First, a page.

Many clinical situations in musculoskeletal care, including spinal arthrodesis procedures, require a bone reconstruction strategy to treat contained defects (a hole in a bone), non-contained defects (a missing segment of bone), or fusion across bone generation spaces (where bone would not normally grow). Novel orthopaedic biomaterials that effect guided bone growth into biodegradable polymeric composite scaffolds are candidates to address such requirements, and the goal that has motivated the development of these materials is the augmentation and eventual elimination of current autograft and allograft bone strategies for transplantation into skeletal sites. For the past decade, our laboratory has done extensive work on three-dimensional (3-D) preformed bone scaffolds and transitioned them to clinically relevant large animal models for segmental bone defect repair. The current proposal focuses on the translation of our injectable and moldable bone scaffold work toward initial human use in spinal fusion via three integrated aims.
In Aim 1, we will further optimize members of our suite of biocompatible, biodegradable, and self-crosslinkable fumarate ester polymeric biomaterial networks by inter-crosslinking of poly(propylene fumarate) (PPF) and poly(caprolactone) (PCL) via catalyst-free click chemistry (PPF/PCL). The network will incorporate osteoconductive nano-hydroxyapatite (nano-HA) and degradable hydrogel porogens that encapsulate vascular endothelial growth factor (VEGF) and bone morphogenetic protein-2 (BMP-2). The VEGF-containing hydrogel will degrade faster than the BMP- containing hydrogel to achieve dual, sequential delivery of angiogenic and osteoinductive factors coupled with two-stage porosity generation. The composite PPF/PCL formulations will be optimized separately for injectable and moldable bone scaffolds based on success criteria in rheological and handling properties, mechanical properties, porosity and interconnectivity, degradation rates, and growth factor release profiles.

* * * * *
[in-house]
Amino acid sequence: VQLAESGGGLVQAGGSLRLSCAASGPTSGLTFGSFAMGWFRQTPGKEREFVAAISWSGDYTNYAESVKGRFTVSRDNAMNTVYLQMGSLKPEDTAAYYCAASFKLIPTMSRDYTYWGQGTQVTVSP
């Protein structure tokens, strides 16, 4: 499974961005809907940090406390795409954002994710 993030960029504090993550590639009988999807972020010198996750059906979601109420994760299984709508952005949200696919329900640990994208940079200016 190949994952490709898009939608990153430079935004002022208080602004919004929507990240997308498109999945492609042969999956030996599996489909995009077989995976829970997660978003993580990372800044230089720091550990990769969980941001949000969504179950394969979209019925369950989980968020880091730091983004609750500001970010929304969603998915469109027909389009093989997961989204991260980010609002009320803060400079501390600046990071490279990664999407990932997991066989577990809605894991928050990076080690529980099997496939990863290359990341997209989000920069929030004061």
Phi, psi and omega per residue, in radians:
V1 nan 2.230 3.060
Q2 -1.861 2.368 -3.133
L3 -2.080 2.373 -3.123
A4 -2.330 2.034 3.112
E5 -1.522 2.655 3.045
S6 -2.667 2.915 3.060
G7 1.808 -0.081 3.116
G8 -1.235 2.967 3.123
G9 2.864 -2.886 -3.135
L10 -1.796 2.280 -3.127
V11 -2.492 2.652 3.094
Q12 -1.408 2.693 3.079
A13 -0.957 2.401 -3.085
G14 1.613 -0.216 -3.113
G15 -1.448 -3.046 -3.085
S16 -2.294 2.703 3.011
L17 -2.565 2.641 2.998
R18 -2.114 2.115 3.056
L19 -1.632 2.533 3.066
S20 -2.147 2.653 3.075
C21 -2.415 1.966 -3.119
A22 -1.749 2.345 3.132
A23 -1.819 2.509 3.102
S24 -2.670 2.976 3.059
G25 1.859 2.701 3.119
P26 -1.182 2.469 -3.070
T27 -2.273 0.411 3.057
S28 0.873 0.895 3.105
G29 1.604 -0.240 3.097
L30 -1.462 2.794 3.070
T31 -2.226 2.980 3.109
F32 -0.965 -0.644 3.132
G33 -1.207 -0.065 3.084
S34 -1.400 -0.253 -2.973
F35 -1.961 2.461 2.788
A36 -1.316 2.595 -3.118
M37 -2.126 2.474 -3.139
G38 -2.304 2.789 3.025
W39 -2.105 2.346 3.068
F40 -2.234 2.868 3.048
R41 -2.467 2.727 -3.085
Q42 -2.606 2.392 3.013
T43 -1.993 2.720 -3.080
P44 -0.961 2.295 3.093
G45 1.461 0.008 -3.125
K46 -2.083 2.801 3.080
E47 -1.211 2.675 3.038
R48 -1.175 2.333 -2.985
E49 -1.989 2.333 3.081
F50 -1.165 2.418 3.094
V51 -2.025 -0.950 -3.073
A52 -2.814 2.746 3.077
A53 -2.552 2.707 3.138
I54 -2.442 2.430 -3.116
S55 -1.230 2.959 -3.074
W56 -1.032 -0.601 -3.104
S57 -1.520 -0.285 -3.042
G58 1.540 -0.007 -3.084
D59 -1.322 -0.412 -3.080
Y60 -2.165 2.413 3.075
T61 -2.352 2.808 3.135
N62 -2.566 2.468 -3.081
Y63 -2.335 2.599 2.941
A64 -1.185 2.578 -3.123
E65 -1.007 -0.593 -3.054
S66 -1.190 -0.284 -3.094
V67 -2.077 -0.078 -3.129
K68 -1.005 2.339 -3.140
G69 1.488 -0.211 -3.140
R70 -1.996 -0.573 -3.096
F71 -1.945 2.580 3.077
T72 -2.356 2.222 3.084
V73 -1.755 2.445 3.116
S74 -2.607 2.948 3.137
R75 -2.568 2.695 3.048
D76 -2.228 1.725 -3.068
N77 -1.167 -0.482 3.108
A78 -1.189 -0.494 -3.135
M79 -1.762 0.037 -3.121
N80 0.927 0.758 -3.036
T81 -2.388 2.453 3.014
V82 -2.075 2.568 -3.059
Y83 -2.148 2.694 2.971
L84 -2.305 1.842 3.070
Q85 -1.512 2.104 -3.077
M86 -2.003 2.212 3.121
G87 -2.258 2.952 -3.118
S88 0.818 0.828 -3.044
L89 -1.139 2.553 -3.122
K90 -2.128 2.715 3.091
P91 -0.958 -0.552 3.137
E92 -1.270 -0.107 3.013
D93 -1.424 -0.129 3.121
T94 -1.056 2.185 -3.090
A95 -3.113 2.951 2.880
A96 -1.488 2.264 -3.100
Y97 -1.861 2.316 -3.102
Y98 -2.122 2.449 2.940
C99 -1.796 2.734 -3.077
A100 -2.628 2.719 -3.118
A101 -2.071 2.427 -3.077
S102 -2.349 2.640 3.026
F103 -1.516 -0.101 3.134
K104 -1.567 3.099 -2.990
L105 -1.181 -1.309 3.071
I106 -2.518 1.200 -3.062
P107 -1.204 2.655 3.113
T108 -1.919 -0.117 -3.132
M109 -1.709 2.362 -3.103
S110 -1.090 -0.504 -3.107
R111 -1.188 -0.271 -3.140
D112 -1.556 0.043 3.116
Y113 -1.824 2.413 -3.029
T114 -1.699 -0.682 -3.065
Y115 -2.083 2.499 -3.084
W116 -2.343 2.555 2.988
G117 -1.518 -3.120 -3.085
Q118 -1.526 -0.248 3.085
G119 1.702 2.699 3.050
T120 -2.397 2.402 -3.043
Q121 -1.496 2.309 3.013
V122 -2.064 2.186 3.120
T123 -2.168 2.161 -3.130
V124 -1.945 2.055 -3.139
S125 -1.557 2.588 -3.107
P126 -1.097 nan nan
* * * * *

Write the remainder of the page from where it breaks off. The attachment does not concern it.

In Aim 2, we will determine the in vivo effect of the injectable and moldable PPF/PCL scaffold formulations in rabbit interbody and posterolateral spinal fusion models, respectively. Due to the fact that the gold standard, autograft bone, may incur donor site morbidity and can have a suboptimal fusion rate in some situations, spinal fusion is often considered one of the most challenging applications of bone graft substitutes, thus allowing us to critically evaluate the optimized candidate scaffold implant formulations.
In Aim 3, we will assess the bone regeneration performance of PPF/PCL composite scaffolds in a large animal model of clinically relevant human surgical procedures as a translational step toward initial human use. We have selected a sheep unilateral posterior spine pedicle screw instrumented reconstruction model, consisting of either a posterior interbody fusion, a posterolateral intertransverse process fusion, or a combination of both these fusion processes at the same level, utilizing our injectable and moldable scaffold strategies to accomplish these goals.

Public Health Relevance

The biodegradable and self-crosslinkable polymeric composite scaffolds that have been chosen for further development in this project are members of the suite of fumarate ester polymeric biomaterials that our group has designed, developed and translated to human use in other musculoskeletal applications, i.e. segmental nerve defects and (currently in process) segmental bone defects. Our group now plans to work toward new treatment options for spinal arthrodesis surgical procedures using osteoconductive and osteoinductive biomaterial implants to direct fusion of spinal motion segments via bone formation between the vertebrae chosen for fusion to each other. This fusion process will follow either the injection of an in situ polymerizable implant formulation for a vertebral interbody fusion and/or placement of a moldable implant to effect a posterolateral spine fusion, and both application modalities will offer distinct advantages for the performance of the respective fusion types, saving the patients further surgery, expense, and inconvenience.

National Institute of Health (NIH)
National Institute of Arthritis and Musculoskeletal and Skin Diseases (NIAMS)
Research Project (R01)
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Musculoskeletal Tissue Engineering Study Section (MTE)
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Wang, Fei
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Mayo Clinic, Rochester
United States
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